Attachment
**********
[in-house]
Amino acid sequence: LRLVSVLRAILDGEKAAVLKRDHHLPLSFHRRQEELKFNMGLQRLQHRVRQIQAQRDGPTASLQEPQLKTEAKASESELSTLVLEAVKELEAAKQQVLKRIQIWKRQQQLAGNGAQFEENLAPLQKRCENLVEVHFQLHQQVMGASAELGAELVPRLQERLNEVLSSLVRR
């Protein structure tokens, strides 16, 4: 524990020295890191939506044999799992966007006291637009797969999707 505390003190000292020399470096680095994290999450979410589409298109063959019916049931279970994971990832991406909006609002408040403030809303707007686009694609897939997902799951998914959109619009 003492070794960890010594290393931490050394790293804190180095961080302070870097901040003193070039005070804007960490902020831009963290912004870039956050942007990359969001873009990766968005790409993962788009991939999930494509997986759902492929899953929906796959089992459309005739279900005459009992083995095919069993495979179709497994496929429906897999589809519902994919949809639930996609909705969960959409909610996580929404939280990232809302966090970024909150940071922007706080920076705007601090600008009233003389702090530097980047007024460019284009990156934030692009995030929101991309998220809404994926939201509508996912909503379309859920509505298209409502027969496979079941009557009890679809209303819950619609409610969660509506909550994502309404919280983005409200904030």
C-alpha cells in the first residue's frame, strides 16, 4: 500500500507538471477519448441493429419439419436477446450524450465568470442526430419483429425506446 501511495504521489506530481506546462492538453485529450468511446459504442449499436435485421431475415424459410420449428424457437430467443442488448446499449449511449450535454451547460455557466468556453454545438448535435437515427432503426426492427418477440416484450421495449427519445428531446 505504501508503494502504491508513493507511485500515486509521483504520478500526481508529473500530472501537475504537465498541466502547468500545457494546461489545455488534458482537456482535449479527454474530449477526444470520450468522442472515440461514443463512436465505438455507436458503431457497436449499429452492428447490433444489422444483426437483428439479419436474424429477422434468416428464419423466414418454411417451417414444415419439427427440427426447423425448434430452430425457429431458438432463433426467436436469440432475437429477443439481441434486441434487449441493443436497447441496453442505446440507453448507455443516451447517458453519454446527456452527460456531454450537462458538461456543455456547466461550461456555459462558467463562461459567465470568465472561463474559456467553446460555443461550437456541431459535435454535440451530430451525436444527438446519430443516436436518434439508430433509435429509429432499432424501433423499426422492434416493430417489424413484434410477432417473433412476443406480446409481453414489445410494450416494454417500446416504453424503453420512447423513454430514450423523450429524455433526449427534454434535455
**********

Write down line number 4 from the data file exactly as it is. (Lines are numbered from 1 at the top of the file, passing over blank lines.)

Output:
C-alpha cells in the first residue's frame, strides 16, 4: 500500500507538471477519448441493429419439419436477446450524450465568470442526430419483429425506446 501511495504521489506530481506546462492538453485529450468511446459504442449499436435485421431475415424459410420449428424457437430467443442488448446499449449511449450535454451547460455557466468556453454545438448535435437515427432503426426492427418477440416484450421495449427519445428531446 505504501508503494502504491508513493507511485500515486509521483504520478500526481508529473500530472501537475504537465498541466502547468500545457494546461489545455488534458482537456482535449479527454474530449477526444470520450468522442472515440461514443463512436465505438455507436458503431457497436449499429452492428447490433444489422444483426437483428439479419436474424429477422434468416428464419423466414418454411417451417414444415419439427427440427426447423425448434430452430425457429431458438432463433426467436436469440432475437429477443439481441434486441434487449441493443436497447441496453442505446440507453448507455443516451447517458453519454446527456452527460456531454450537462458538461456543455456547466461550461456555459462558467463562461459567465470568465472561463474559456467553446460555443461550437456541431459535435454535440451530430451525436444527438446519430443516436436518434439508430433509435429509429432499432424501433423499426422492434416493430417489424413484434410477432417473433412476443406480446409481453414489445410494450416494454417500446416504453424503453420512447423513454430514450423523450429524455433526449427534454434535455